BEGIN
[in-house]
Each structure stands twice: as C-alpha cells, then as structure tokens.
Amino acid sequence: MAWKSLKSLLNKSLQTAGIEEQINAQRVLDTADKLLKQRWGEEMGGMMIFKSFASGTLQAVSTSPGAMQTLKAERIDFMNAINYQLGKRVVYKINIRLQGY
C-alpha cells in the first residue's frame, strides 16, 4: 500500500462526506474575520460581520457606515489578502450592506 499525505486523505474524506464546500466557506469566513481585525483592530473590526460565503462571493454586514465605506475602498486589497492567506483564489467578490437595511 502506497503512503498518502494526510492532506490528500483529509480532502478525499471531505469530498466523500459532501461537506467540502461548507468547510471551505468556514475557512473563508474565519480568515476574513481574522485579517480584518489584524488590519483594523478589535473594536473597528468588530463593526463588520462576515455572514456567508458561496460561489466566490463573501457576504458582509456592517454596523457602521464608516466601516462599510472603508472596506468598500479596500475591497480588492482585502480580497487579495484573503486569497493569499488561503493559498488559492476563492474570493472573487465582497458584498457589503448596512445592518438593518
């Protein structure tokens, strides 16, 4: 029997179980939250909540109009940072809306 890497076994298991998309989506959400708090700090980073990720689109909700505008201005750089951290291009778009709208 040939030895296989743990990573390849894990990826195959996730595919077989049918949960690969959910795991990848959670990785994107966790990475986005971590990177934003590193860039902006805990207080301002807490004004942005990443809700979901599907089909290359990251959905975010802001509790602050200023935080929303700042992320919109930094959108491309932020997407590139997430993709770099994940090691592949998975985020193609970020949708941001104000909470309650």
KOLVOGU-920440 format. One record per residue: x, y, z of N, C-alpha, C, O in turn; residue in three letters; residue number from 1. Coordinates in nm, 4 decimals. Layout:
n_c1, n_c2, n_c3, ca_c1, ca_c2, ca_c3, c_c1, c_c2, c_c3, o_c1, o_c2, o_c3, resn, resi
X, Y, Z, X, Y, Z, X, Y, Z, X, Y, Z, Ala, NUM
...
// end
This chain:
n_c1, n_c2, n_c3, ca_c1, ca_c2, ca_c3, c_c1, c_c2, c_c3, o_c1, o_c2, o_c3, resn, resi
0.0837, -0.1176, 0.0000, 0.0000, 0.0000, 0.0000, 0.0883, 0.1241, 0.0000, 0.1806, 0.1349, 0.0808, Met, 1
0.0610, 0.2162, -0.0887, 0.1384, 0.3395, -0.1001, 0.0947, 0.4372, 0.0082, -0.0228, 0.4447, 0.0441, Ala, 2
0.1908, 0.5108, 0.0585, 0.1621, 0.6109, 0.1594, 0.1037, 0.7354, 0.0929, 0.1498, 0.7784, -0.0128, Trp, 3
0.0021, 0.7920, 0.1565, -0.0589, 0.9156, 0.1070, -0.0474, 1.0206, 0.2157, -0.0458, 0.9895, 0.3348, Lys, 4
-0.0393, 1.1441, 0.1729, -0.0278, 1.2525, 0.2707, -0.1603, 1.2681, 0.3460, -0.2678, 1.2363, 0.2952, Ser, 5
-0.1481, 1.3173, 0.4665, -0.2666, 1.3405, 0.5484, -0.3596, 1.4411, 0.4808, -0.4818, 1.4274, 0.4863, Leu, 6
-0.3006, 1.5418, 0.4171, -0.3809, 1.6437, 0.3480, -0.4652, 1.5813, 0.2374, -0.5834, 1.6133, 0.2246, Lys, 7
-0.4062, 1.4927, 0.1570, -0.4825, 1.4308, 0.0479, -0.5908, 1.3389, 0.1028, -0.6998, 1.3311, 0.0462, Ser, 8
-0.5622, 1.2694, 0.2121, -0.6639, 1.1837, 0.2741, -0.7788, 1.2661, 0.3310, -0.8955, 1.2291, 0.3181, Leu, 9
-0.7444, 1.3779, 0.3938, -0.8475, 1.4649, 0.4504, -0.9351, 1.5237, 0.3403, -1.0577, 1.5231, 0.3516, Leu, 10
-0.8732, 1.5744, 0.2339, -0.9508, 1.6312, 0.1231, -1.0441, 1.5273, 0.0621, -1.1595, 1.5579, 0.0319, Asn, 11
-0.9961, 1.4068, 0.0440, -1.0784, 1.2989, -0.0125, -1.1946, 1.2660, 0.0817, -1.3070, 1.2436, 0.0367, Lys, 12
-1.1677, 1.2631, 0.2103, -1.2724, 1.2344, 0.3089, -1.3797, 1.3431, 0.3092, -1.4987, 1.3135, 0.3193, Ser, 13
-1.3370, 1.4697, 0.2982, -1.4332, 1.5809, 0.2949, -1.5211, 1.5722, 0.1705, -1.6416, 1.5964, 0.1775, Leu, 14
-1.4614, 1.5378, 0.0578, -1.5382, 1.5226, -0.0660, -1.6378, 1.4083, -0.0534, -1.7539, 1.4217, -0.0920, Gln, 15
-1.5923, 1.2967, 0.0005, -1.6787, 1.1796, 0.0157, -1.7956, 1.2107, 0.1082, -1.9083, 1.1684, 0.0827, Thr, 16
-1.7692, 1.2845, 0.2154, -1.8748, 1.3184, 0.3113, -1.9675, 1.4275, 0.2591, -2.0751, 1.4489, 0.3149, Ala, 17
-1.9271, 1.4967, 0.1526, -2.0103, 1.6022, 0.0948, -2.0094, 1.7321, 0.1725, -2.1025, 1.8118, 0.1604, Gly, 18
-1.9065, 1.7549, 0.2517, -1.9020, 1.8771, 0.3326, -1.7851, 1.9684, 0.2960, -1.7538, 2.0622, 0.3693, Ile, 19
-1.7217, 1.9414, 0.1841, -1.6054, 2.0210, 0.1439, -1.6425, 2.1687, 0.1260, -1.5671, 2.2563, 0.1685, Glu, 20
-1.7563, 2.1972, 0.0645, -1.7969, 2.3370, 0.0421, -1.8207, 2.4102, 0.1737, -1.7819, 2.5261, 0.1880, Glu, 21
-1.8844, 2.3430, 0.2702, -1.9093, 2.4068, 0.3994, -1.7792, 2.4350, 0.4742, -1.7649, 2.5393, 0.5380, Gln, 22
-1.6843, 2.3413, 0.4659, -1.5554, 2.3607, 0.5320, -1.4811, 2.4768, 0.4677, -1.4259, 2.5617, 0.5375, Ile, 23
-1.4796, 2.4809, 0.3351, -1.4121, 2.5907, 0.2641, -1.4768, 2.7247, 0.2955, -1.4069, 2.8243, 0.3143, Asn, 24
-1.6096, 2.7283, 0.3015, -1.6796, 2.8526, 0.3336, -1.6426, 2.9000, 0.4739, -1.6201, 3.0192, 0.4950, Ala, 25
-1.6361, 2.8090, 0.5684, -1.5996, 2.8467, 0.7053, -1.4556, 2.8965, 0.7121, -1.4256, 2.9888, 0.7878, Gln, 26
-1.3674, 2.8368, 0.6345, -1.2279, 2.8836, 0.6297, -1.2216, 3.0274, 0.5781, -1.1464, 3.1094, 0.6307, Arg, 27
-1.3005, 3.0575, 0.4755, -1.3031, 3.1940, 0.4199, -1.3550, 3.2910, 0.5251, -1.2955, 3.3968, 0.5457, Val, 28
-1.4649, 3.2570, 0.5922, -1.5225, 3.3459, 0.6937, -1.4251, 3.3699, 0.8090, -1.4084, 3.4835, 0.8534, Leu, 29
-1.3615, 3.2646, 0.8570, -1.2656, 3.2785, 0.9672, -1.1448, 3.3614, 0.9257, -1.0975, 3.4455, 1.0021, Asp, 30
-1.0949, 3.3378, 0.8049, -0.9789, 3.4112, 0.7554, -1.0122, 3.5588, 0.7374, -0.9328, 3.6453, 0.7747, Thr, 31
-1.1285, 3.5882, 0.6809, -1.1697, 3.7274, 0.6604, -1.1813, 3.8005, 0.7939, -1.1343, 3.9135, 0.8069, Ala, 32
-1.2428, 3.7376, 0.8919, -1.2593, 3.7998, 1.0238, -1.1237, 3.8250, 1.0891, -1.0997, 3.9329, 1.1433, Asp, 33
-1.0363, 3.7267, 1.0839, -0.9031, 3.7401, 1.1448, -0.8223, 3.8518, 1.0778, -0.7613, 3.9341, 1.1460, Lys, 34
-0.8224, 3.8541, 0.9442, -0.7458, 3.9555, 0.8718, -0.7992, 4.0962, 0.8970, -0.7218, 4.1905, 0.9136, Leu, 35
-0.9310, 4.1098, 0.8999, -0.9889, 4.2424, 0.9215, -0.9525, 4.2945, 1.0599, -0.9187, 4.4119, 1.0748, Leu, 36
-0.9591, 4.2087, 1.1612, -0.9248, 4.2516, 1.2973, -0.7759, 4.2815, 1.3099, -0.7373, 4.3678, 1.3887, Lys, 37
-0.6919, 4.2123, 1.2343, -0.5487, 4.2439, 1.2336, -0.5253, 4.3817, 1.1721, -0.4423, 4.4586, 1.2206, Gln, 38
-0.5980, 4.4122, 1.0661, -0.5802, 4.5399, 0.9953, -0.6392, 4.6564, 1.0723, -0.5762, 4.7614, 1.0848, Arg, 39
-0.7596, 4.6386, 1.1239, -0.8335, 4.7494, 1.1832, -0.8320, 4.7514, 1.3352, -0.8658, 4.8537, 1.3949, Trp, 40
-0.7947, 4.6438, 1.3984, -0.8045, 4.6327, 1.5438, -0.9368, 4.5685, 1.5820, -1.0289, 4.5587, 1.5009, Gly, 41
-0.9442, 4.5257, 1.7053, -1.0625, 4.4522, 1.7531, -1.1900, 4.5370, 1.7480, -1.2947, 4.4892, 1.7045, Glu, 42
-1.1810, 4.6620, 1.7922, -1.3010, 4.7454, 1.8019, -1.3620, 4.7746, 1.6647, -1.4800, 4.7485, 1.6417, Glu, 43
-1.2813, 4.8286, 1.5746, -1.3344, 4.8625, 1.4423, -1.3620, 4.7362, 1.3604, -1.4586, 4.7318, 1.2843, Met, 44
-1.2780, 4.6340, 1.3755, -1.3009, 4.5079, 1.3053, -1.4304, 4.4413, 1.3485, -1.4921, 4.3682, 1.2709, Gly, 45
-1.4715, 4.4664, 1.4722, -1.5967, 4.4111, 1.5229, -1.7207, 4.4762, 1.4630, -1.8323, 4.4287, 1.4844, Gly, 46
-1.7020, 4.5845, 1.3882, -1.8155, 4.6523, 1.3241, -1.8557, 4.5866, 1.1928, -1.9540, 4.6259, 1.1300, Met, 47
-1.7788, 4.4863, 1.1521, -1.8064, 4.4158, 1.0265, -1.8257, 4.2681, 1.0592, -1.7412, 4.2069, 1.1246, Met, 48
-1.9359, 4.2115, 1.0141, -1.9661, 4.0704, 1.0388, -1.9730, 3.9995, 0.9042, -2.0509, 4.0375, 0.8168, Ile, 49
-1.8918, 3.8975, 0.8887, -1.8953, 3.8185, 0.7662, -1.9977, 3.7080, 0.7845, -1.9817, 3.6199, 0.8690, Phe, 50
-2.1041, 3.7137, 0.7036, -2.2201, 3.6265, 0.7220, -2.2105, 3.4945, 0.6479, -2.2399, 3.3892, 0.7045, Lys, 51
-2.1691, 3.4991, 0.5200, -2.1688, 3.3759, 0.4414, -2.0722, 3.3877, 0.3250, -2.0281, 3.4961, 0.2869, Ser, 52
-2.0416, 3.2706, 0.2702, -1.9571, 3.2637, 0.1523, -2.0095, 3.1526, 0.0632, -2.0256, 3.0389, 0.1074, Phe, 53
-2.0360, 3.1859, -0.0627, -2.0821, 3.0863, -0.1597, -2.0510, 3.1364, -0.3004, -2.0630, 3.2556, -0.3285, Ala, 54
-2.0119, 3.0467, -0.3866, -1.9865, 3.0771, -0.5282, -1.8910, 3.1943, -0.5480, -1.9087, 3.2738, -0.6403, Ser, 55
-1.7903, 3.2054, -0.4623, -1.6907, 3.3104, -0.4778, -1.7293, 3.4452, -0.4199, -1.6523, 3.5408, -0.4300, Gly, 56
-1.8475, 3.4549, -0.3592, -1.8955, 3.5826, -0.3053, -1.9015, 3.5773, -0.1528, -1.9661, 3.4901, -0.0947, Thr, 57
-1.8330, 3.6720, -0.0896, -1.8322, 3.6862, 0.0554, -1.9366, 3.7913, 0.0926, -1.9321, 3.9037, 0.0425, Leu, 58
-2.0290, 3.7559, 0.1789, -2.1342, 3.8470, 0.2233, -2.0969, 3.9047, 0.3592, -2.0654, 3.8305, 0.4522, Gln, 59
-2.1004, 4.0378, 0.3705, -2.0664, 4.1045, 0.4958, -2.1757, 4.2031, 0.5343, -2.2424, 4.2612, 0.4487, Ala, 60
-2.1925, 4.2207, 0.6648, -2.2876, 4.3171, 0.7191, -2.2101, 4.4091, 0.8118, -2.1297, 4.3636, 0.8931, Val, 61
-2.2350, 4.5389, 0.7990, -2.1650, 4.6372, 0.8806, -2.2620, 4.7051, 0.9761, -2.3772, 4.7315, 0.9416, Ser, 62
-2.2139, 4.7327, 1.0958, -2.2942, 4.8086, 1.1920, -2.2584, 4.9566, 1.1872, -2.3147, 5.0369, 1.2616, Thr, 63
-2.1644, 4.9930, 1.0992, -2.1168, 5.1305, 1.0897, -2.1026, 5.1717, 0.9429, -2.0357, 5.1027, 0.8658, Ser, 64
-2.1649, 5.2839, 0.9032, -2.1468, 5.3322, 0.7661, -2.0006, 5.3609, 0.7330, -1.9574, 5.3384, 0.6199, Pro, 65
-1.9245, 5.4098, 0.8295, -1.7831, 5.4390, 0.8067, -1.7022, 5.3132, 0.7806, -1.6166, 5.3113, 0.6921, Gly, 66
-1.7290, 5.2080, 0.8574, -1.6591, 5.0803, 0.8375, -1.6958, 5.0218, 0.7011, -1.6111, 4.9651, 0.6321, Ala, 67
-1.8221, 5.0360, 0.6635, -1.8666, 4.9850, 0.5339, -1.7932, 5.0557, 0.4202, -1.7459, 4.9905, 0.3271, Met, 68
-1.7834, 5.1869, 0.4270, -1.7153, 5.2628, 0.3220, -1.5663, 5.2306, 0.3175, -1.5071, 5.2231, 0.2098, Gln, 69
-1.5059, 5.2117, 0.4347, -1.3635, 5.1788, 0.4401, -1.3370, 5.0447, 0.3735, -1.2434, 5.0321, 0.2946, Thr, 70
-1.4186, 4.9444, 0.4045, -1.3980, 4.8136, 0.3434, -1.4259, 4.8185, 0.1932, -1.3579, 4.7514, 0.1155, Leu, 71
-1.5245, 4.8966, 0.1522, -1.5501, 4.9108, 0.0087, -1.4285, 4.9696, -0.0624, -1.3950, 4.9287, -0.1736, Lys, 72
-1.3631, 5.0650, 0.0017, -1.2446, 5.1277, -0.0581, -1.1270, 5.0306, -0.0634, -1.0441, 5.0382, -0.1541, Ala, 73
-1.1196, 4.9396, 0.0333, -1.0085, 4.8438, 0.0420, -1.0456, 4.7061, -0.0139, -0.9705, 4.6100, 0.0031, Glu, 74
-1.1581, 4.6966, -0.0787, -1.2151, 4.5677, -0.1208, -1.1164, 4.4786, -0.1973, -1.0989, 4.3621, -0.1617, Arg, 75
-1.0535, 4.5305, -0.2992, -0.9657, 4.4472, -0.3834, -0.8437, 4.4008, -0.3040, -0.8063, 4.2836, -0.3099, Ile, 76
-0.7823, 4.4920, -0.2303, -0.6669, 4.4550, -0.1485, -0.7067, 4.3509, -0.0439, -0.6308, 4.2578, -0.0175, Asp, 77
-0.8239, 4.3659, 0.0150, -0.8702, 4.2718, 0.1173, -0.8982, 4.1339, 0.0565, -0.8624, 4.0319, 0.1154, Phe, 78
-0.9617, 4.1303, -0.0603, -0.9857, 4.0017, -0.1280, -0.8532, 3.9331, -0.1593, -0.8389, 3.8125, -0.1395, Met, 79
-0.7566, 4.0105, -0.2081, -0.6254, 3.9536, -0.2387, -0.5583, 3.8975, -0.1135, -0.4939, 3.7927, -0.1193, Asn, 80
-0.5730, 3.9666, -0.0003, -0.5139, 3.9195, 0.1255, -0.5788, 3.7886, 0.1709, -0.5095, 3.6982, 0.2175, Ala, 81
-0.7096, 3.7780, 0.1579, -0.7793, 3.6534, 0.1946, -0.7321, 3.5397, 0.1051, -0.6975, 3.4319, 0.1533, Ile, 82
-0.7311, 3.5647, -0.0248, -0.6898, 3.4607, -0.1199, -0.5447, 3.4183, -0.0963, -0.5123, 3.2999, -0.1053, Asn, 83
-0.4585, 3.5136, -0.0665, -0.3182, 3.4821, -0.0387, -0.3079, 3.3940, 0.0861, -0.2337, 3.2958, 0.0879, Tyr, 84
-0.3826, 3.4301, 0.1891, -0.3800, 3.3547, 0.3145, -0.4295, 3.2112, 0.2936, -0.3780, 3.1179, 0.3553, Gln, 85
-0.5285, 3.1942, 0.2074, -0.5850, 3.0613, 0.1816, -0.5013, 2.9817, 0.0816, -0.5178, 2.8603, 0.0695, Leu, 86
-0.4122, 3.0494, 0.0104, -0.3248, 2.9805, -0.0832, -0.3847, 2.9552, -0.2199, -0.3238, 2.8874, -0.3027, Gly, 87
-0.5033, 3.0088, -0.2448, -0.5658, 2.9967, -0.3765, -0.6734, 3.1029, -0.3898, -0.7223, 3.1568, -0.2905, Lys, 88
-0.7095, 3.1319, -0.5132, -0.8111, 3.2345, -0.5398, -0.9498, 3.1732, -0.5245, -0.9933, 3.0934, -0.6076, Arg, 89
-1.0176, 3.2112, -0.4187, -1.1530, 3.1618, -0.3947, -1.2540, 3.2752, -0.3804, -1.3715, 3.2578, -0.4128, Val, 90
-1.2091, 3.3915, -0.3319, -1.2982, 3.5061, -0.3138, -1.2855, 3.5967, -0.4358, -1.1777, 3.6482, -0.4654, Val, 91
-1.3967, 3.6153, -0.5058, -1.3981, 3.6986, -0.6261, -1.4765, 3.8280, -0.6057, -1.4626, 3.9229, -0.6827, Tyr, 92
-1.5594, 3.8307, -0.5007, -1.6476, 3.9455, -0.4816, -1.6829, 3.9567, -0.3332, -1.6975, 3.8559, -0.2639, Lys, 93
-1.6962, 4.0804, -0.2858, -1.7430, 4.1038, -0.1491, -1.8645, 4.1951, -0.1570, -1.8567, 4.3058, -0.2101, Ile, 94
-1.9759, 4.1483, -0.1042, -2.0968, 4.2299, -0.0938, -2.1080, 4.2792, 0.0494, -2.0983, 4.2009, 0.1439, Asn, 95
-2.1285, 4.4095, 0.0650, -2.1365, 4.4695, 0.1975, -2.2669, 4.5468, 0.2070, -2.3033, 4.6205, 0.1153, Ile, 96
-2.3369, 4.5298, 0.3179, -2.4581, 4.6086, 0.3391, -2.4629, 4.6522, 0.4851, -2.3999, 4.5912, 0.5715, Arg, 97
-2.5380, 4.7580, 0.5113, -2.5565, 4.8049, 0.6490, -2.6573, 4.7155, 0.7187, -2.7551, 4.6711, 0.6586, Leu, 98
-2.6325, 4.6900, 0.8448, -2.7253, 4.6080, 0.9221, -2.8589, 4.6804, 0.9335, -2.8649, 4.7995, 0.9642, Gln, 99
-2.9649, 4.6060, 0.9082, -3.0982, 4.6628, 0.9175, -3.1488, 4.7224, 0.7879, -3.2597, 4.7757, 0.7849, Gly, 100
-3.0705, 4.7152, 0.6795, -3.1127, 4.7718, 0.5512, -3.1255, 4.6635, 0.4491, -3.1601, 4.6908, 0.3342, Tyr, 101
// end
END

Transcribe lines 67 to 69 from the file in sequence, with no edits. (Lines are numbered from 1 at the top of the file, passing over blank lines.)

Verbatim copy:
-2.0119, 3.0467, -0.3866, -1.9865, 3.0771, -0.5282, -1.8910, 3.1943, -0.5480, -1.9087, 3.2738, -0.6403, Ser, 55
-1.7903, 3.2054, -0.4623, -1.6907, 3.3104, -0.4778, -1.7293, 3.4452, -0.4199, -1.6523, 3.5408, -0.4300, Gly, 56
-1.8475, 3.4549, -0.3592, -1.8955, 3.5826, -0.3053, -1.9015, 3.5773, -0.1528, -1.9661, 3.4901, -0.0947, Thr, 57